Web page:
What's so bad about a contested convention?

We may see a contested convention in 2016.  Mr. Trump may not get there with enough delegates, as John Fund wrote:

Right now, Trump has won 44 percent of the delegates selected so far. Cruz has won 34 percent, and Rubio has won 17 percent. Starting on March 15, the first states to allocate delegates on a winner-take-all basis start voting, led by John Kasich’s home state of Ohio and Marco Rubio’s home state of Florida.

If Trump wins both, he will have about half the delegates needed to clinch the GOP nomination. He then would have to win just over 50 percent of the delegates selected after March 15 to reach the magic delegate number of 1,237. If he did so, he would enter the convention with enough votes for a first-ballot victory, although some of his delegates who are established party officials and not Trump partisans could abstain and bring his total below a majority.

But, as NBC’s First Read blog has reported, if Trump wins Florida but loses Ohio to Kasich, he will then have to win 57 percent of the remaining delegates to win on the first ballot. But if Rubio wins Florida and Kasich wins Ohio, Trump will still lead in overall delegates but would then need to win 66 percent percent of the remaining delegates to reach 1,237.

Given how much of the party opposes Trump, that would be unlikely.

In the old days, we had real conventions and got candidates like Lincoln, FDR, and quite a few others.  Today, the convention is nothing but a four-day meeting without any real suspense.  Even the V.P.s are now announced before the convention starts.  Wonder why people are not watching on TV!  It's like getting to a wedding ceremony when the couple is walking out of the church!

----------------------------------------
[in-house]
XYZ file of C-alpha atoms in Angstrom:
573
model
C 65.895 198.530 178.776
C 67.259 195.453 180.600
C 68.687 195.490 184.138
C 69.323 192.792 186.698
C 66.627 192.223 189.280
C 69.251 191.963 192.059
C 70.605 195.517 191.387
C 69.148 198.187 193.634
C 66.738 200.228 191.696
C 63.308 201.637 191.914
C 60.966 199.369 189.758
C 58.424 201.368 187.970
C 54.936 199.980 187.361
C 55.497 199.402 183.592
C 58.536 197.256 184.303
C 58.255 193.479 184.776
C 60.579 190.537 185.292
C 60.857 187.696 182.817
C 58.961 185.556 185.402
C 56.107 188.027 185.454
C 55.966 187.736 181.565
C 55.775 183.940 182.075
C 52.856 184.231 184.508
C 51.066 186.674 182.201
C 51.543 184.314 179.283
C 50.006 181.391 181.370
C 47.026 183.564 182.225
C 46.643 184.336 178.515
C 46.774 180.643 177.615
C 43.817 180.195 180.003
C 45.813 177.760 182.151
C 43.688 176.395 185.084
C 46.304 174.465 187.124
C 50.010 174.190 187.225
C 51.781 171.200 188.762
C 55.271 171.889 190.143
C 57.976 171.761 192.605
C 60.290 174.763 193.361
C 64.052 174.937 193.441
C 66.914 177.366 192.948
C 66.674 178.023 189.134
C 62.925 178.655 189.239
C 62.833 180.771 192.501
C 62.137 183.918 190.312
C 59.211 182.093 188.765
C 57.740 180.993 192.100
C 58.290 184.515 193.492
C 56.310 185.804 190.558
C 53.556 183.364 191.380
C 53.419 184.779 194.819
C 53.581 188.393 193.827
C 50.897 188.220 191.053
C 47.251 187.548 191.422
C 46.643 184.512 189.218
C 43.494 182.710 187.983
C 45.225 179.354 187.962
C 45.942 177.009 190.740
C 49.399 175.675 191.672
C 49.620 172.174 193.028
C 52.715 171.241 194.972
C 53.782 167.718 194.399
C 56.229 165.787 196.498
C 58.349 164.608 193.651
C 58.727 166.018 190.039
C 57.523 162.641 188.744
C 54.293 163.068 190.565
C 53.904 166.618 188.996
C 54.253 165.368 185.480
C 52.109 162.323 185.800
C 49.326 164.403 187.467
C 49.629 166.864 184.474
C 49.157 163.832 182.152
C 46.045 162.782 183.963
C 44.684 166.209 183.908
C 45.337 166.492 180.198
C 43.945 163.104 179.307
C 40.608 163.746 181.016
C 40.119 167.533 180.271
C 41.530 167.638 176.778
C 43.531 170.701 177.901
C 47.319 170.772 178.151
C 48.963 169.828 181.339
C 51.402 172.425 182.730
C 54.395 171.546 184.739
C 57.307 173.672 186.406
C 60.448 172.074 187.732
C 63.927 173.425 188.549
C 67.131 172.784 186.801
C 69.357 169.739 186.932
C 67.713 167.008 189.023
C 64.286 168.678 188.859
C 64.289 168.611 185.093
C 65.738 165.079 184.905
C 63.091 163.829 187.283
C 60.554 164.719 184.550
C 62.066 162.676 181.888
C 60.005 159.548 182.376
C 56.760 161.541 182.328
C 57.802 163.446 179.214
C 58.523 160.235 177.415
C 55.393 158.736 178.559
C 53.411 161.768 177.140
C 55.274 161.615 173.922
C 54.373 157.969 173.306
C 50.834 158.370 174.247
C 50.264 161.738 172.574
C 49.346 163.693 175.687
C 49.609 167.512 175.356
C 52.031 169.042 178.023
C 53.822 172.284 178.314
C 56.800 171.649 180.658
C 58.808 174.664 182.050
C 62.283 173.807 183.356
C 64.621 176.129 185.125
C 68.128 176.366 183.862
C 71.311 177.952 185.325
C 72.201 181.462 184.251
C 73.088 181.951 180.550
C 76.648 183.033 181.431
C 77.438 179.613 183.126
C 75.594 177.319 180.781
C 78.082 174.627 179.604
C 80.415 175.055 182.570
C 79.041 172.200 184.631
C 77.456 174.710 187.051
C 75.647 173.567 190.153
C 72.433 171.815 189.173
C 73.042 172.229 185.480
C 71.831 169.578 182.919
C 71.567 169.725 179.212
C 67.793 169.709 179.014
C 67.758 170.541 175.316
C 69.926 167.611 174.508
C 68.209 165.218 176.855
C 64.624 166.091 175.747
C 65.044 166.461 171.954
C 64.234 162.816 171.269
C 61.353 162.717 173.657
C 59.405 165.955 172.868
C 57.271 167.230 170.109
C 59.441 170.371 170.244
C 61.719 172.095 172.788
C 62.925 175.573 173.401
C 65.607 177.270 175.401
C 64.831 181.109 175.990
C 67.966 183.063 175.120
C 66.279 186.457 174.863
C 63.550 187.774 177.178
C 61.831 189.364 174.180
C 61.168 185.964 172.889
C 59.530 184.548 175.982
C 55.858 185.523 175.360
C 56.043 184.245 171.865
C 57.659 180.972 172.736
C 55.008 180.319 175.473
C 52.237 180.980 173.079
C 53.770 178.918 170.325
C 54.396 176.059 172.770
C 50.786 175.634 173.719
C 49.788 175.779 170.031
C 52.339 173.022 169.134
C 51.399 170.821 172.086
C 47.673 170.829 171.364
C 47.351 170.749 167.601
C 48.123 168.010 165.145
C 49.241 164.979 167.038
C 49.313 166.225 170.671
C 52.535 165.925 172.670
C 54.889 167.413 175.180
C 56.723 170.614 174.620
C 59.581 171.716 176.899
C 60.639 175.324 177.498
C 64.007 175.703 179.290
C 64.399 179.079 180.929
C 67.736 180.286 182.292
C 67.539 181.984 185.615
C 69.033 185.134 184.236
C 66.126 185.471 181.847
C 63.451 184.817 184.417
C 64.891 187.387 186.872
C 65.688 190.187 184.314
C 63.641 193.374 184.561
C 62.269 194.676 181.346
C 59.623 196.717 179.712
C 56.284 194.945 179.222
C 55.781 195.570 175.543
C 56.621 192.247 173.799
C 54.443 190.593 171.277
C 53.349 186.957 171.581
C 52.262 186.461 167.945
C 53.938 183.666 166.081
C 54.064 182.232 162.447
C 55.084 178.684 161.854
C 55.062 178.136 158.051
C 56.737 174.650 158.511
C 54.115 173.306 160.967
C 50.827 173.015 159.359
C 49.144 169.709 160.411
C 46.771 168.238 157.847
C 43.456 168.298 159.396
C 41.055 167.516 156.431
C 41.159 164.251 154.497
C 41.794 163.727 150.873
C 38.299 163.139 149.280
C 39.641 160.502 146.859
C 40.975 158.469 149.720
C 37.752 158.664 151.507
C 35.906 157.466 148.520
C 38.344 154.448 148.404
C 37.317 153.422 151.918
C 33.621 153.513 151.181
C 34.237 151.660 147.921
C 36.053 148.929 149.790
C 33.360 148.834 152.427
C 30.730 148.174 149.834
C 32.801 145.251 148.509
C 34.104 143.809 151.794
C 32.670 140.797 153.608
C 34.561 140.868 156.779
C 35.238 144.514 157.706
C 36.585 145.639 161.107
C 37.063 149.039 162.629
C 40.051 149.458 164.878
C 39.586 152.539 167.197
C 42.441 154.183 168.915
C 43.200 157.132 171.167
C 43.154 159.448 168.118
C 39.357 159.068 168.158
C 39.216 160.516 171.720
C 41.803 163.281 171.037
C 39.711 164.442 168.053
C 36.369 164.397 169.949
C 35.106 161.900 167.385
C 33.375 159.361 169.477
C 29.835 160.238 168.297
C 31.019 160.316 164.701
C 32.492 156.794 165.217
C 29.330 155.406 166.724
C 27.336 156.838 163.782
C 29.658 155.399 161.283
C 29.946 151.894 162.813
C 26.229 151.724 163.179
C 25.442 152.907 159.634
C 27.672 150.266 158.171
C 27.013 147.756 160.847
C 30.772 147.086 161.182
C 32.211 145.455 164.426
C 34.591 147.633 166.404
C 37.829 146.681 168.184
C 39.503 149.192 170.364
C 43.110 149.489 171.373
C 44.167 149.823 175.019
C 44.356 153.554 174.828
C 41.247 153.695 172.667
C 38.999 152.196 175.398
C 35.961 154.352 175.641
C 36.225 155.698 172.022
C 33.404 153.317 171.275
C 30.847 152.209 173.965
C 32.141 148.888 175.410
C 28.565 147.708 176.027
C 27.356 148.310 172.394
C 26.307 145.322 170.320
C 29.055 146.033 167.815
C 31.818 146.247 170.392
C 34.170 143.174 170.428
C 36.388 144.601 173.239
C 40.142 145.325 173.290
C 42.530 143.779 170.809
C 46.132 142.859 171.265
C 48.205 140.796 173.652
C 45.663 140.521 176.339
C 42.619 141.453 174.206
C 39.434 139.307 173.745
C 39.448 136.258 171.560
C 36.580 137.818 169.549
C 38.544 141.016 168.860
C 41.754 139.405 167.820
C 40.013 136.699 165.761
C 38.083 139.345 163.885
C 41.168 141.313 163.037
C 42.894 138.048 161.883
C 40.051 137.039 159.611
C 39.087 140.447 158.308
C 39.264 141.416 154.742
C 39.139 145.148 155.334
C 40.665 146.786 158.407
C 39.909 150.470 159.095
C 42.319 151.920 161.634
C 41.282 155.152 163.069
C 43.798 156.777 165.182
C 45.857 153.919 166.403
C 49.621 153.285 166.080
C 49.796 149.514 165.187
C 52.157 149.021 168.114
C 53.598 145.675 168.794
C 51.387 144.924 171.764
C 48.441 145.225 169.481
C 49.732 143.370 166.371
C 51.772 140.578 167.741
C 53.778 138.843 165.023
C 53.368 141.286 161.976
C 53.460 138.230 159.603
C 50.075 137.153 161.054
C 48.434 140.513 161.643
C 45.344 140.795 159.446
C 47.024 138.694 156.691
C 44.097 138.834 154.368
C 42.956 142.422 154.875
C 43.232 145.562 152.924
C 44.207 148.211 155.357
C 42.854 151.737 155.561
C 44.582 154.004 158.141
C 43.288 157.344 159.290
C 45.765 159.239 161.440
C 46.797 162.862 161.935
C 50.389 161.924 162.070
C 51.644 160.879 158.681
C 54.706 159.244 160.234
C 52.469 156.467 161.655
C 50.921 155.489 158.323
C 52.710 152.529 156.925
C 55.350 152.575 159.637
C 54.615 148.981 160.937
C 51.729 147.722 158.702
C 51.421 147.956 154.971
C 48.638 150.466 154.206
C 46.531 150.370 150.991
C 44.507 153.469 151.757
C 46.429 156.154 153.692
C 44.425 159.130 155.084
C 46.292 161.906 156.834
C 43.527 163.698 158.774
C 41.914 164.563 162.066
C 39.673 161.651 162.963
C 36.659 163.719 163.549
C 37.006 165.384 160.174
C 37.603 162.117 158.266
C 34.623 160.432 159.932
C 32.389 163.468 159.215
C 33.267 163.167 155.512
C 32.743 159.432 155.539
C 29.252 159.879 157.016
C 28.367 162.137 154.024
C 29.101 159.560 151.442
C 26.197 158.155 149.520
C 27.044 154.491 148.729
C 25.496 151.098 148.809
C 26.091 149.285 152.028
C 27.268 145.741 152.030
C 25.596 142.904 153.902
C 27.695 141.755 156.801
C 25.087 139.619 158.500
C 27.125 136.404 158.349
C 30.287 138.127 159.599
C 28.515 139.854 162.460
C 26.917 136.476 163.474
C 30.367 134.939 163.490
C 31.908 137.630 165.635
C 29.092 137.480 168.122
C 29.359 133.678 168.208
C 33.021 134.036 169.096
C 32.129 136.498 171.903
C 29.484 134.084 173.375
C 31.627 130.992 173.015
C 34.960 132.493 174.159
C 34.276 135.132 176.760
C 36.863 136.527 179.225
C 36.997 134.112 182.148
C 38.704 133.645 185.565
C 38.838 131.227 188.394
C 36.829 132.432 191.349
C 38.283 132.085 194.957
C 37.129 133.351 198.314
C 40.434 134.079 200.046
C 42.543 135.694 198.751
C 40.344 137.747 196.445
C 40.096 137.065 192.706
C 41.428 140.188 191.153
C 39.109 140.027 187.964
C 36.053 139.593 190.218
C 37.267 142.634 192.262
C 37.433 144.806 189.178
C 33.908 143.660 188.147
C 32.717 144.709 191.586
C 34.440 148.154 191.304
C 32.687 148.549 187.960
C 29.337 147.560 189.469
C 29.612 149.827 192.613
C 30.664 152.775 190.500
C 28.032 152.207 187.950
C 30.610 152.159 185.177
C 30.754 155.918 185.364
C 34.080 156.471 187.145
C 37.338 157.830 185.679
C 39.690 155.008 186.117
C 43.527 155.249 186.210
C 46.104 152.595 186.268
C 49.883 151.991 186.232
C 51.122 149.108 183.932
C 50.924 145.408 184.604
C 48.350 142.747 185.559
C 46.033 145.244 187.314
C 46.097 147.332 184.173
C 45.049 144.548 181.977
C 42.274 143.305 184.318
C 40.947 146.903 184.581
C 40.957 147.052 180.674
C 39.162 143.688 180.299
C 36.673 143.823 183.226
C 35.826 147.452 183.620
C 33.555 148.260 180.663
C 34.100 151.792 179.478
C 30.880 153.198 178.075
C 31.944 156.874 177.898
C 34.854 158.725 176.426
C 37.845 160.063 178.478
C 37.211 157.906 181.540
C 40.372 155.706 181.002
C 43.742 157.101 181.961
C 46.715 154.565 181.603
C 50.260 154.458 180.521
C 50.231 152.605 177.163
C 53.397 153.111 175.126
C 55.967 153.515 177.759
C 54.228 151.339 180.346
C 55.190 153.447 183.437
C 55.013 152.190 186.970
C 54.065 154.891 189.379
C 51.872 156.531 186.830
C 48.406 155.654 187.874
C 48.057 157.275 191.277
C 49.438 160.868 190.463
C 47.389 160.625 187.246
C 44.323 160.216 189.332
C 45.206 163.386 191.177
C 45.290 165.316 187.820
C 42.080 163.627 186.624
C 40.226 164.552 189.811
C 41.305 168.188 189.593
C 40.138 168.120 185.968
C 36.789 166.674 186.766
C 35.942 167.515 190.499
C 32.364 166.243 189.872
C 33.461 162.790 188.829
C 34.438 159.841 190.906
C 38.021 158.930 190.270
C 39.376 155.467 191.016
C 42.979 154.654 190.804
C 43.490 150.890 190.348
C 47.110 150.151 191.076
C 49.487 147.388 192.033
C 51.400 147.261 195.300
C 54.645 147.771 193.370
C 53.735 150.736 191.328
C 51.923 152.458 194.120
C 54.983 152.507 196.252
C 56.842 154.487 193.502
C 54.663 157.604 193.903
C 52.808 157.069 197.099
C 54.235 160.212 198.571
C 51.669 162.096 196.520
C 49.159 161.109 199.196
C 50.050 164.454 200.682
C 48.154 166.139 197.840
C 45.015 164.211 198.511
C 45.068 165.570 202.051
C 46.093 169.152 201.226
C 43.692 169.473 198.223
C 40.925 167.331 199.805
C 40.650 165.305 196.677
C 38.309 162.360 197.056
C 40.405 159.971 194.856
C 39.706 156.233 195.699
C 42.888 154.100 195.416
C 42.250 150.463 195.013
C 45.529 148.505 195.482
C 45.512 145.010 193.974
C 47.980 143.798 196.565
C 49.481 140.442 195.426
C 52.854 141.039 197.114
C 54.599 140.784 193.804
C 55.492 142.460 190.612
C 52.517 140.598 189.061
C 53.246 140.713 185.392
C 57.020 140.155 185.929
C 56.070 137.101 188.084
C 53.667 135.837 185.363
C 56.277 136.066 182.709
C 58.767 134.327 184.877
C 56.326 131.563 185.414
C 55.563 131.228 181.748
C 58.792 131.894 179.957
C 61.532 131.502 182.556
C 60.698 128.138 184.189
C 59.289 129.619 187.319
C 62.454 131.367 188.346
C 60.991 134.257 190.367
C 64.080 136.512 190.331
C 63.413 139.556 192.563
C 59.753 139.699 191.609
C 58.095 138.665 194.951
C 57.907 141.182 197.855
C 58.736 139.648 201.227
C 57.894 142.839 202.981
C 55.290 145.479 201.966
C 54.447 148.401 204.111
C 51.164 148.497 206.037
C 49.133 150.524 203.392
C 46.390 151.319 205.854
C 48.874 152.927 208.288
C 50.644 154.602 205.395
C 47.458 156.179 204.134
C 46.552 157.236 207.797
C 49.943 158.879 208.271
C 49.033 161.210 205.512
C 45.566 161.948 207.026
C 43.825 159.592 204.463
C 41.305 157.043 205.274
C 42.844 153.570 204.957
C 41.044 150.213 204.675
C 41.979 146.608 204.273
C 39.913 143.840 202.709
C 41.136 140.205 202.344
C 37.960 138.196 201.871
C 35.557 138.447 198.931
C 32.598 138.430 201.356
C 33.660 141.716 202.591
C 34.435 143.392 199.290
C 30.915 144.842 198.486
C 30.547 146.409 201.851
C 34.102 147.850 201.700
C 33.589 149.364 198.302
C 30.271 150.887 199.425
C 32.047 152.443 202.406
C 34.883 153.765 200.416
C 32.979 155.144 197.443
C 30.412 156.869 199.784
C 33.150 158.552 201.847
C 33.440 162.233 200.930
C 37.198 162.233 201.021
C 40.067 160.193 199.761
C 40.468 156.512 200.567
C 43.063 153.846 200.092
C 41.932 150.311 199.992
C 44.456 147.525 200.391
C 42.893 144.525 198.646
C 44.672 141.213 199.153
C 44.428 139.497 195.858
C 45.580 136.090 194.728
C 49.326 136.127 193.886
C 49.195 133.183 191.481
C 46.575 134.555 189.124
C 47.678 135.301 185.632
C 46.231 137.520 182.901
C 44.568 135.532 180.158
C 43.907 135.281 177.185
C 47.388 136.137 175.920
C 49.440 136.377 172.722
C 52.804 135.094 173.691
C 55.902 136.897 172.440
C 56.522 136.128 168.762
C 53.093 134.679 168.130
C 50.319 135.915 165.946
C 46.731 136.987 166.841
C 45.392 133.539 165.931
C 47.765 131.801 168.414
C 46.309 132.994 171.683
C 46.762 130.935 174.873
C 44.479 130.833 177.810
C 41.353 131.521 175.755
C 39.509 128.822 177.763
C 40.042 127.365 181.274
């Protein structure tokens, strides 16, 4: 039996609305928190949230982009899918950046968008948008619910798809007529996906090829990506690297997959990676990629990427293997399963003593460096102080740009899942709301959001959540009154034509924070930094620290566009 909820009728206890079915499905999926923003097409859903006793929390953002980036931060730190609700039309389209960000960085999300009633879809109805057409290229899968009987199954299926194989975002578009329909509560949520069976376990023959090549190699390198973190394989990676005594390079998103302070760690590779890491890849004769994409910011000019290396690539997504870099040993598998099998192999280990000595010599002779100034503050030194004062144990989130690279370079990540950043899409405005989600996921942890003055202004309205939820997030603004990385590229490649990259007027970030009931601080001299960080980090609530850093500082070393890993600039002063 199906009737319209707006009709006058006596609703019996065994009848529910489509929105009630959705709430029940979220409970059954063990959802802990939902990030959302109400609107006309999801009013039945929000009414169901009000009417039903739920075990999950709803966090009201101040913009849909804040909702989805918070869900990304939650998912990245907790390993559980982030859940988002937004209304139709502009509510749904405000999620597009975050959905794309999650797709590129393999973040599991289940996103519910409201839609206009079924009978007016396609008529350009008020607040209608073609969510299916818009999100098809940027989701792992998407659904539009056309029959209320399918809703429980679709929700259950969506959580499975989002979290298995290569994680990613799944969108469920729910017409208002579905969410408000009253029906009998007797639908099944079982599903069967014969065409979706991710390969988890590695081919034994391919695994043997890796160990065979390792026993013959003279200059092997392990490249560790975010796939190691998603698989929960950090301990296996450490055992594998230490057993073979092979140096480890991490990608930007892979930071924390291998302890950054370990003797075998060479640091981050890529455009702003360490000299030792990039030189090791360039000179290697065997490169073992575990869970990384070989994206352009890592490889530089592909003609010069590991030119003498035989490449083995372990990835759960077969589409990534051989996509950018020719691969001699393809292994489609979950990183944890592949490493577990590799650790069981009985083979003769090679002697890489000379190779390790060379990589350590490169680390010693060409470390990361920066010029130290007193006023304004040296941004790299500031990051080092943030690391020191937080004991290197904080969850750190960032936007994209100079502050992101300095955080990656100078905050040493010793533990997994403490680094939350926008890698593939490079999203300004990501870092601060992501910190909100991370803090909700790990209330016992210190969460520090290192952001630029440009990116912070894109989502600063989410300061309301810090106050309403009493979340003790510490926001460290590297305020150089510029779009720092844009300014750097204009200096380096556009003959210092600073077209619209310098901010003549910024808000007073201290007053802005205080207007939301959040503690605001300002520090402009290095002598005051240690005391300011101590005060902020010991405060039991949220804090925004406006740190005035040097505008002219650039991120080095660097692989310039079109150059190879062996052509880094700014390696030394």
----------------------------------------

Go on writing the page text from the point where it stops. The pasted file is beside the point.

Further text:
Today's political process gives us de facto candidates in the spring.  It means that we are stuck with the choice in the summer, when the political landscape looks different.

Back in 1996, the GOP met in San Diego to nominate Senator Dole.  To be fair, Mr. Dole is an amazing man, a great senator and a war hero.  At the same time, everybody at the convention, or like me watching on TV, knew that Mr. Dole would lose the election.

My guess is that Mr. Dole would not have been nominated in a contested convention.  Maybe Jack Kemp or Governor Pete Wilson of California would have emerged as a stronger candidate.  Or someone else!  Maybe General Colin Powell would have been drafted.

My point is that delegates went through the motions and nominated a man in Mr. Dole who everybody knew would lose.  They did not have the flexibility to adjust and nominate a more electable candidate.

What's the point of having a convention if delegates can not adjust the choice made in the primaries?

Put me down as someone who would love to see contested conventions come back.  

The world will not end.  

Yes, it will be chaotic, and a couple of punches may be thrown on the floor.  However, I trust that the delegates will make the right call.  They did for much of our history, when the conventions, not primaries, nominated candidates.

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